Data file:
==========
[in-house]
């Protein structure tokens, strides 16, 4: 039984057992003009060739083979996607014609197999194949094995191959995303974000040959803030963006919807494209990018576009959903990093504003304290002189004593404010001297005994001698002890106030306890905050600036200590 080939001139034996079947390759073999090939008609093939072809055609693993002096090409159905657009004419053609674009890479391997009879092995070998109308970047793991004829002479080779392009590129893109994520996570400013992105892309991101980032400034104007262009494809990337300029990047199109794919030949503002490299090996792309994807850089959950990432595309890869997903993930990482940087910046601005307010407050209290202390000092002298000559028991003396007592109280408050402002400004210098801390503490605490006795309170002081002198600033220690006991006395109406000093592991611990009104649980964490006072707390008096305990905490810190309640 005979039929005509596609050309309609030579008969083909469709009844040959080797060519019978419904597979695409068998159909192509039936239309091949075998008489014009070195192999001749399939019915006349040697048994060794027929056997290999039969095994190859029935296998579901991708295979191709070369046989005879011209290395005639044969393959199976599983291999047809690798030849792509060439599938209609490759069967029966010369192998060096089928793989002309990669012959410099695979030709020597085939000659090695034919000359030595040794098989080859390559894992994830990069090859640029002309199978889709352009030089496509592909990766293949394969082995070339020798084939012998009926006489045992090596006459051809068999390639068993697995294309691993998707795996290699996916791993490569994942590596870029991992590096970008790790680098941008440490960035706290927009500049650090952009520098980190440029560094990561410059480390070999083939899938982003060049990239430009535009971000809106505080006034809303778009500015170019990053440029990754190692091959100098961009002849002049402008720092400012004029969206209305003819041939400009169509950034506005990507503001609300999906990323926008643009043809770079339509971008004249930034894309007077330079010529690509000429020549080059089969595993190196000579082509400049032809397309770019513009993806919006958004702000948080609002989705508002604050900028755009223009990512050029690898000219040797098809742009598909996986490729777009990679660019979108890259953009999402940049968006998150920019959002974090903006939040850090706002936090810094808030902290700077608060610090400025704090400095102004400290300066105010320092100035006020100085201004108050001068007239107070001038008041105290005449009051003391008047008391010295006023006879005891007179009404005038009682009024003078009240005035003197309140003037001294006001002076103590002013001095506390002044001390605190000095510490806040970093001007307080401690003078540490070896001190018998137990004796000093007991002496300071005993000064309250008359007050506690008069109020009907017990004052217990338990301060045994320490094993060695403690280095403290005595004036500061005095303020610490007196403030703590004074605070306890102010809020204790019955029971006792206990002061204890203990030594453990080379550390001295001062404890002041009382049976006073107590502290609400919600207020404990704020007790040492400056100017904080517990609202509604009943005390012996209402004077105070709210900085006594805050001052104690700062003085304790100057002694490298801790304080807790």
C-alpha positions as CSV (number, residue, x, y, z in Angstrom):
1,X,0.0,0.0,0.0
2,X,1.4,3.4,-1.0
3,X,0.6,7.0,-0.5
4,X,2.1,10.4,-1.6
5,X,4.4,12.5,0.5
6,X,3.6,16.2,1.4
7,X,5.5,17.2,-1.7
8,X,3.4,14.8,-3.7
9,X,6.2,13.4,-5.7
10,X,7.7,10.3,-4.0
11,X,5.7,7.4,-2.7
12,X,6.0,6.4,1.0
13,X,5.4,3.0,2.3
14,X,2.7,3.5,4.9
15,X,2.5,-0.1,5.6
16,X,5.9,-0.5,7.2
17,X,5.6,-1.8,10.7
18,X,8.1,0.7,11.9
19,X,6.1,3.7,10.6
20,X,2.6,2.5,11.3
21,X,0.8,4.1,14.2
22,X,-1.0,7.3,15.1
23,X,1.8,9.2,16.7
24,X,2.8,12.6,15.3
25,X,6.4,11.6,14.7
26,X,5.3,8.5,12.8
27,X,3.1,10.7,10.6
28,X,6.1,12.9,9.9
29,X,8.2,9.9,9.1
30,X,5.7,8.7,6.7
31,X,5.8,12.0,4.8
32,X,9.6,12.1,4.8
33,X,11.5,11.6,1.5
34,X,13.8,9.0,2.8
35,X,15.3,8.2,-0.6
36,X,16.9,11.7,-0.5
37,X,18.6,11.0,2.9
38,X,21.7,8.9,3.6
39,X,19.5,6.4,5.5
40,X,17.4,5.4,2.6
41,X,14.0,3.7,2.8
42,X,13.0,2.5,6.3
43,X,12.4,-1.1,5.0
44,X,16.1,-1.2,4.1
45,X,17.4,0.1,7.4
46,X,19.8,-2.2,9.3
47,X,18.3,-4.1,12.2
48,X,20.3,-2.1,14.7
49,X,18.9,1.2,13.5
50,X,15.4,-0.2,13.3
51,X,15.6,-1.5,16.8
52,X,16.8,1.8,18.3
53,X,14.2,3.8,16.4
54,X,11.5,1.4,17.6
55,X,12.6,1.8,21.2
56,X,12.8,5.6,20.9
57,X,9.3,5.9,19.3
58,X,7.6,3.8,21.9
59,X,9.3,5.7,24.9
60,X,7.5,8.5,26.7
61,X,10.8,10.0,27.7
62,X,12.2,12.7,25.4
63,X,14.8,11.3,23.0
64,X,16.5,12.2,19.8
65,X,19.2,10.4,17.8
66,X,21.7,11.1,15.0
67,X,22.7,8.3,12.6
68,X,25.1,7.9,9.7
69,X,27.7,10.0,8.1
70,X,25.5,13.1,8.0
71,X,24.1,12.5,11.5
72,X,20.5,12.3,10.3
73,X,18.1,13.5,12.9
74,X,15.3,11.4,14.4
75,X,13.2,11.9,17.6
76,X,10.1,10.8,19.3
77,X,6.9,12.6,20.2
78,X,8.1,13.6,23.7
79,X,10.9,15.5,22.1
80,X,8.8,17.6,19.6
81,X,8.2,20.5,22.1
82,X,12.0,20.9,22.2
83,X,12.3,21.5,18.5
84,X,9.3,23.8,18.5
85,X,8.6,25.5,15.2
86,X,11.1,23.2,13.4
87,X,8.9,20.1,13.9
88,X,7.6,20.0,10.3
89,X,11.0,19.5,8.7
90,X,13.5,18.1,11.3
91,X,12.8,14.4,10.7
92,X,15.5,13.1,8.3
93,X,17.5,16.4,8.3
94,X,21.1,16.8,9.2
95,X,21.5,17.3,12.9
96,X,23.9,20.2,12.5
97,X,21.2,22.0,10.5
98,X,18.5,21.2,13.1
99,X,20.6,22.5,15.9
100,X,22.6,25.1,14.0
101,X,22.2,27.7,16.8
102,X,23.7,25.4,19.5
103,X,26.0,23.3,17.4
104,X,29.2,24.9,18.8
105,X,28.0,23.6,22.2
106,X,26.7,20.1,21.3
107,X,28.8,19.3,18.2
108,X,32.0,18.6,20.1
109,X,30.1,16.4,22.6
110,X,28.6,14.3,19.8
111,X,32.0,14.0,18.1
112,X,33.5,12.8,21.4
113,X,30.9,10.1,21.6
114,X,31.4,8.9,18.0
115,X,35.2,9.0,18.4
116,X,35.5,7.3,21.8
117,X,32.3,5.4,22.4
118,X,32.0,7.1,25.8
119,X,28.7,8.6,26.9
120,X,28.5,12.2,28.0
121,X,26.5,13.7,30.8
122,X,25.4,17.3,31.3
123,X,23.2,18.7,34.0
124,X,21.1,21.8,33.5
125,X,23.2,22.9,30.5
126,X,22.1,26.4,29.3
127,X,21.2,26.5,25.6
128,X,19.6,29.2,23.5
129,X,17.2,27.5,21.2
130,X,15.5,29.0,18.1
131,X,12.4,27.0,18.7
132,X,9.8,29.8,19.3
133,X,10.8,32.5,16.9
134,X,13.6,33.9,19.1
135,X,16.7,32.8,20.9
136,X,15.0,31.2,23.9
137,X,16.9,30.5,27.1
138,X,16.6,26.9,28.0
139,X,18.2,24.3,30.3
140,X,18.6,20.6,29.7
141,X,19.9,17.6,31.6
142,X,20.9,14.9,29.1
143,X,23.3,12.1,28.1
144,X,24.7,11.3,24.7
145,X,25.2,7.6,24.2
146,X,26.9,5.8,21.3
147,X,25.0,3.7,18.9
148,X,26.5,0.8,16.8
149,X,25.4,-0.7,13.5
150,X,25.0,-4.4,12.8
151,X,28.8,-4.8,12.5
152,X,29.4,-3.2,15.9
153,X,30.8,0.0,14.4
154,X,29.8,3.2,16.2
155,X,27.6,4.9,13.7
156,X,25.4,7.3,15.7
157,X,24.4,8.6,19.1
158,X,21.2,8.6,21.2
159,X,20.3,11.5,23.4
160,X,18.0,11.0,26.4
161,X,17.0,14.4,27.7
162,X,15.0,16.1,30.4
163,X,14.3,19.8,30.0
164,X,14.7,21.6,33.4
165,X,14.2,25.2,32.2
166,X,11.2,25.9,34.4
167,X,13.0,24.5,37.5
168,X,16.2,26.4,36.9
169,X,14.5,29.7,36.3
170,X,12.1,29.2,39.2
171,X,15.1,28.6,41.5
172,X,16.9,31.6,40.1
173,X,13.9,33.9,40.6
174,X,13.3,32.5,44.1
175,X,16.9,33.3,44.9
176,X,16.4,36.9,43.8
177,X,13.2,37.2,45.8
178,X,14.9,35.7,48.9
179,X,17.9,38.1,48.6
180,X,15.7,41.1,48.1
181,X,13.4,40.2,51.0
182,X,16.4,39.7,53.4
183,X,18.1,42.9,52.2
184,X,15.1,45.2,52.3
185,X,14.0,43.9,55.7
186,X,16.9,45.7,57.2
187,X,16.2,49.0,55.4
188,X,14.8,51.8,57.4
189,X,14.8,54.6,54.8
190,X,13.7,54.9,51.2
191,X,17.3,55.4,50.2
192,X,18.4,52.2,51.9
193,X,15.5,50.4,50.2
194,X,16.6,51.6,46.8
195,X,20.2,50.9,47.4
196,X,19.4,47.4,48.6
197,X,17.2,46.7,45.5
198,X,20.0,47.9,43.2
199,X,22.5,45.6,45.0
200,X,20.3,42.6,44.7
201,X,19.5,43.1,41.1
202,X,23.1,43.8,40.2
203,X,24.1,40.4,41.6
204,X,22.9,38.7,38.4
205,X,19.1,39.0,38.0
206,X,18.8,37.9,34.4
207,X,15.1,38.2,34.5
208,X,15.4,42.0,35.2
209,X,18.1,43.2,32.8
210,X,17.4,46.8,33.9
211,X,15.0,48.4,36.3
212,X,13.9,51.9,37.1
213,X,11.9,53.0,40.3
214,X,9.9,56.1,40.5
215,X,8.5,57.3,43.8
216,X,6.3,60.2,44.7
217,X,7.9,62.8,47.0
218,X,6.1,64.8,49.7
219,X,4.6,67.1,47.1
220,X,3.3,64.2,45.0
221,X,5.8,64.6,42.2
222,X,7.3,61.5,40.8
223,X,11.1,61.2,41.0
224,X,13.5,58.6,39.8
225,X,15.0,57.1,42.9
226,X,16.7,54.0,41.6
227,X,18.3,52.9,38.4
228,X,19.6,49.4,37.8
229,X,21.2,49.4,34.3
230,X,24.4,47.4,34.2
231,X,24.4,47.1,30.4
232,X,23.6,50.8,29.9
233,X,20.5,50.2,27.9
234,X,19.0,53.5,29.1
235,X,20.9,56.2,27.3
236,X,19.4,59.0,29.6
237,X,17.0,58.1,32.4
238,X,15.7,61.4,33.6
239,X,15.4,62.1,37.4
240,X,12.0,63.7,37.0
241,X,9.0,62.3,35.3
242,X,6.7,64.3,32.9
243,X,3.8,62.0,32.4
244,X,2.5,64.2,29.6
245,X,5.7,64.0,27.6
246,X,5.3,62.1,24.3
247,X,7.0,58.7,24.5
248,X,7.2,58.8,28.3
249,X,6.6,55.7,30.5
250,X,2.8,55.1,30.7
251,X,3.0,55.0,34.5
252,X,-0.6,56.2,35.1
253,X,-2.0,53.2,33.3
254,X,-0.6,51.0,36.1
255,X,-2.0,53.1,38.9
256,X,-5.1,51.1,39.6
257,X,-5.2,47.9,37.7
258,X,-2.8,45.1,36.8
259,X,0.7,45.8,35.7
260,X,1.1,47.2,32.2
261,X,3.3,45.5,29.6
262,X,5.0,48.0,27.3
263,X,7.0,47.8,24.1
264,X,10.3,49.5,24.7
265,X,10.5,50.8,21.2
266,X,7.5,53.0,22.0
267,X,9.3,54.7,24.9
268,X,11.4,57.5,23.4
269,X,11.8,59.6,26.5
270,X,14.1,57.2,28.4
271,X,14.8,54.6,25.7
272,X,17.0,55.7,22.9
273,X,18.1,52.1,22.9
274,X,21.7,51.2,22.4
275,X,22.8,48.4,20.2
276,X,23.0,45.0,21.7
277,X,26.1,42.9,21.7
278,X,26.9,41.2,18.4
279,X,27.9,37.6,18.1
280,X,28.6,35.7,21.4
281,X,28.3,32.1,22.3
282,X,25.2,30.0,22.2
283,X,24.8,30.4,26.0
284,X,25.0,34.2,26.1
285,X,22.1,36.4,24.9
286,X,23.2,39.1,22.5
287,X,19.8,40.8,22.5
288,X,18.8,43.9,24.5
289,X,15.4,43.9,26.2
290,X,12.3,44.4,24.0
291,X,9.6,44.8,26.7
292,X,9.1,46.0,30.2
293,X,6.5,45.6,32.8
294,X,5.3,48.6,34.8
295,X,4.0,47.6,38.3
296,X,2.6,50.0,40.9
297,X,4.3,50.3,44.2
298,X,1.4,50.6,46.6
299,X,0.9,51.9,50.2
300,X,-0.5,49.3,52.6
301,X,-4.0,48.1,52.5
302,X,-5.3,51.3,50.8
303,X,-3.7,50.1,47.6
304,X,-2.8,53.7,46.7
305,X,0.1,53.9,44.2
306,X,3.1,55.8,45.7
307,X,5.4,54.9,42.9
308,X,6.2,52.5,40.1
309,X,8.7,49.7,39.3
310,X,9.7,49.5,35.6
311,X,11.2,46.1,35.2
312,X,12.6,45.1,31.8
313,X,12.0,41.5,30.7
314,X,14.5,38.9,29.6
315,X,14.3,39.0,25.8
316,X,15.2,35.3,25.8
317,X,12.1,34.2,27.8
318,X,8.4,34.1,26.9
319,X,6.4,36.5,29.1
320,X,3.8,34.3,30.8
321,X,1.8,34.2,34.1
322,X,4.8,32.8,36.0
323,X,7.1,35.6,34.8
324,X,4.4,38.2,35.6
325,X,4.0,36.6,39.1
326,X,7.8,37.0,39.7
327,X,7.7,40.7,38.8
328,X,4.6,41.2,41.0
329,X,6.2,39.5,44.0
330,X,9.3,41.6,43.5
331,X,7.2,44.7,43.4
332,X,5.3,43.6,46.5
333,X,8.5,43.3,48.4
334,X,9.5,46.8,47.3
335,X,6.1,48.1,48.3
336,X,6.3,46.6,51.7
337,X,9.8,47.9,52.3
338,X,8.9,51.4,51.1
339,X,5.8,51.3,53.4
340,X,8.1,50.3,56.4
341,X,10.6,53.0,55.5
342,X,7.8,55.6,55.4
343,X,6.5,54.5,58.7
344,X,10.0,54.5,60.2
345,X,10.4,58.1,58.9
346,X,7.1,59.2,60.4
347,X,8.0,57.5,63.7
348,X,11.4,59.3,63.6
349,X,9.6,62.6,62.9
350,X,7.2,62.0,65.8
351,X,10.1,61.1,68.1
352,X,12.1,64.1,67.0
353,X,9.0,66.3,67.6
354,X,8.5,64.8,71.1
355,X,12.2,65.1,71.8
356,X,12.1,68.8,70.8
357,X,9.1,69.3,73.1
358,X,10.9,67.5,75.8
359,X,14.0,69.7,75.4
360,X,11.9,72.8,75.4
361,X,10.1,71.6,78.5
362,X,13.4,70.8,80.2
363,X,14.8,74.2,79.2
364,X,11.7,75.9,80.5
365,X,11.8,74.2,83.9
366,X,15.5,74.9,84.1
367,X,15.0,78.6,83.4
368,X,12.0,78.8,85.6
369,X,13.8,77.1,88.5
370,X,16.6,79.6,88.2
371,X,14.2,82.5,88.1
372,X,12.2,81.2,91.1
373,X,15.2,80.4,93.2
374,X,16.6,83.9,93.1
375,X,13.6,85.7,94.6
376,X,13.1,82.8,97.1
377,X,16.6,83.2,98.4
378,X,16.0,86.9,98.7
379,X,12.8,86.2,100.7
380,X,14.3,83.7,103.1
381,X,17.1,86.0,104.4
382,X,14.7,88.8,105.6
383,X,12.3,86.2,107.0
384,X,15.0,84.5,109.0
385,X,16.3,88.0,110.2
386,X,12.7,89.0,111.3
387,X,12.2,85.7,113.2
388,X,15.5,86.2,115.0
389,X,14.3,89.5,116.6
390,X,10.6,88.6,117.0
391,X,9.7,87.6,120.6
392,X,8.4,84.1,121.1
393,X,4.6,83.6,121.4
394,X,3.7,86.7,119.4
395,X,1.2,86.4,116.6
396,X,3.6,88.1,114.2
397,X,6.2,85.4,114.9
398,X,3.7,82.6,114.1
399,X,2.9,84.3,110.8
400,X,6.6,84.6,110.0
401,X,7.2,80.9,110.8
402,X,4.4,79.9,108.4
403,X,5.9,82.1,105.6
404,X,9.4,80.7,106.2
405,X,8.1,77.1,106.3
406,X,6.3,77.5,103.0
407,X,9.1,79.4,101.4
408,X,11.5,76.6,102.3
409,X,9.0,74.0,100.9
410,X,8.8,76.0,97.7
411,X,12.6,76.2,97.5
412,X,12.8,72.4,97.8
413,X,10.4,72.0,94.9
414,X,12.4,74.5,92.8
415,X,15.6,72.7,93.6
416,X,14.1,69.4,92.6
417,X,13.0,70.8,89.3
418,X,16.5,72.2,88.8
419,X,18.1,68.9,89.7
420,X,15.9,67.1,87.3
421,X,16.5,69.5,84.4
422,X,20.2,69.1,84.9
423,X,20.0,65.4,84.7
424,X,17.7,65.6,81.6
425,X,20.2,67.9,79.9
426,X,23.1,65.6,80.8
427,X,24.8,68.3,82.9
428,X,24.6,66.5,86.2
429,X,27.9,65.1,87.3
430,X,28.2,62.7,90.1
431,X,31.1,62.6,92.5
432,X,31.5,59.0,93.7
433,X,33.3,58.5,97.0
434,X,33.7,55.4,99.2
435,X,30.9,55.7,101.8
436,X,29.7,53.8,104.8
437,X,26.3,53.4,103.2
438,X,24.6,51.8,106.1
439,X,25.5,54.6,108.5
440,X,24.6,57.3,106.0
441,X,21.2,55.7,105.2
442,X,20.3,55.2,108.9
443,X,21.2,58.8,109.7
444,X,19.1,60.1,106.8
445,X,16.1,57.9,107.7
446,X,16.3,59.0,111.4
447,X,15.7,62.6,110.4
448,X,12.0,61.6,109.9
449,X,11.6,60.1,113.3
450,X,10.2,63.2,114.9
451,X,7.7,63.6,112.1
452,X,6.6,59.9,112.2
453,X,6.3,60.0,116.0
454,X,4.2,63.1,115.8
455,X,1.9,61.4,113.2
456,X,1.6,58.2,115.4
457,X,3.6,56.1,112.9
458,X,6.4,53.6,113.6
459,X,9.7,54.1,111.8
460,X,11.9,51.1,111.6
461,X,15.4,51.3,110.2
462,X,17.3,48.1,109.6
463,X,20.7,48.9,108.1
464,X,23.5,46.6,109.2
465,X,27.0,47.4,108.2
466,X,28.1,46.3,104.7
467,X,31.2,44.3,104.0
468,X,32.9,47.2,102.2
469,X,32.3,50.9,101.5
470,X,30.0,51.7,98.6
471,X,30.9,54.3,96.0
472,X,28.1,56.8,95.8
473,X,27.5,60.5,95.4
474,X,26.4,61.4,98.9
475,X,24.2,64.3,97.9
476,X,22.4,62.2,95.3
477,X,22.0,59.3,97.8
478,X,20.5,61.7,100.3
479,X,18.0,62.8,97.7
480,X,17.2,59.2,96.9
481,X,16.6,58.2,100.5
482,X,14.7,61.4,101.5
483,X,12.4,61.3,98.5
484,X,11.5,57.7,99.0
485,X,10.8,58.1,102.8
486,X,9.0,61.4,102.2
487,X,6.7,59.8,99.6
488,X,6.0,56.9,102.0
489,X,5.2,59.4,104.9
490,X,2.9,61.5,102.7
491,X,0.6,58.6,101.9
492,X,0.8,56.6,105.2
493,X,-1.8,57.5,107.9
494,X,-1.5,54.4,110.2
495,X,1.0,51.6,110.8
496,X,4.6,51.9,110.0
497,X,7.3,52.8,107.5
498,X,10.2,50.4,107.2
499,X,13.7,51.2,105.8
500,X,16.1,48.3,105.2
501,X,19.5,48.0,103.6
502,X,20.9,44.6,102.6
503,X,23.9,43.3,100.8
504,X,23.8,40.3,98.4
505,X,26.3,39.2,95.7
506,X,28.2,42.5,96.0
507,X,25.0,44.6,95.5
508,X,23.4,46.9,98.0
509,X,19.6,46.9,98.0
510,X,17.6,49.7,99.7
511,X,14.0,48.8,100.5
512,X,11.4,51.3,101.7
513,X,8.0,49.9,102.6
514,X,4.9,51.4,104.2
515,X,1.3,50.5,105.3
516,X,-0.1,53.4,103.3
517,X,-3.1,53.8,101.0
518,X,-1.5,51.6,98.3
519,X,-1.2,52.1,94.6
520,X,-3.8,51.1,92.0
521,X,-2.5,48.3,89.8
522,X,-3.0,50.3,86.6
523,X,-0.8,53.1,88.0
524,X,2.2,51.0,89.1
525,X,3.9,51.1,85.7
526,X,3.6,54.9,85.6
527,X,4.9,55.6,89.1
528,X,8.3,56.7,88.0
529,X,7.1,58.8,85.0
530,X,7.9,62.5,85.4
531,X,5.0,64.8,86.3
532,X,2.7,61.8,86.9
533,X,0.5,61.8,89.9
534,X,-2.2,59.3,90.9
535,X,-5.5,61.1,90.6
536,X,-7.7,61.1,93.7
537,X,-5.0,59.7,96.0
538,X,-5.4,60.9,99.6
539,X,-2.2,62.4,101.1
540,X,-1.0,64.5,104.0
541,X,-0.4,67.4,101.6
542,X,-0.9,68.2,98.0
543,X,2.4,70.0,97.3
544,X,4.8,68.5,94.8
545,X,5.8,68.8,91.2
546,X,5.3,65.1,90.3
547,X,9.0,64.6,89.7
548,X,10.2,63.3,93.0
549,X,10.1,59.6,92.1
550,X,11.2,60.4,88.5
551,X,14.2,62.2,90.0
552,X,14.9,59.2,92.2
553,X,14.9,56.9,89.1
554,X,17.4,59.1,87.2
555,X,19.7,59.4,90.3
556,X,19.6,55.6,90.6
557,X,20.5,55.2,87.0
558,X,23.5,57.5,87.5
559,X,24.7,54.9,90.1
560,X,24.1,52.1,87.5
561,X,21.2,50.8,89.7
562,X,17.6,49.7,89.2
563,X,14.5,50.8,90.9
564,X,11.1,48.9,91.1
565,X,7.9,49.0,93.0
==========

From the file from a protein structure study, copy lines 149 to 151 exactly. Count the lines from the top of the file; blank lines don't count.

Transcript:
146,X,26.9,5.8,21.3
147,X,25.0,3.7,18.9
148,X,26.5,0.8,16.8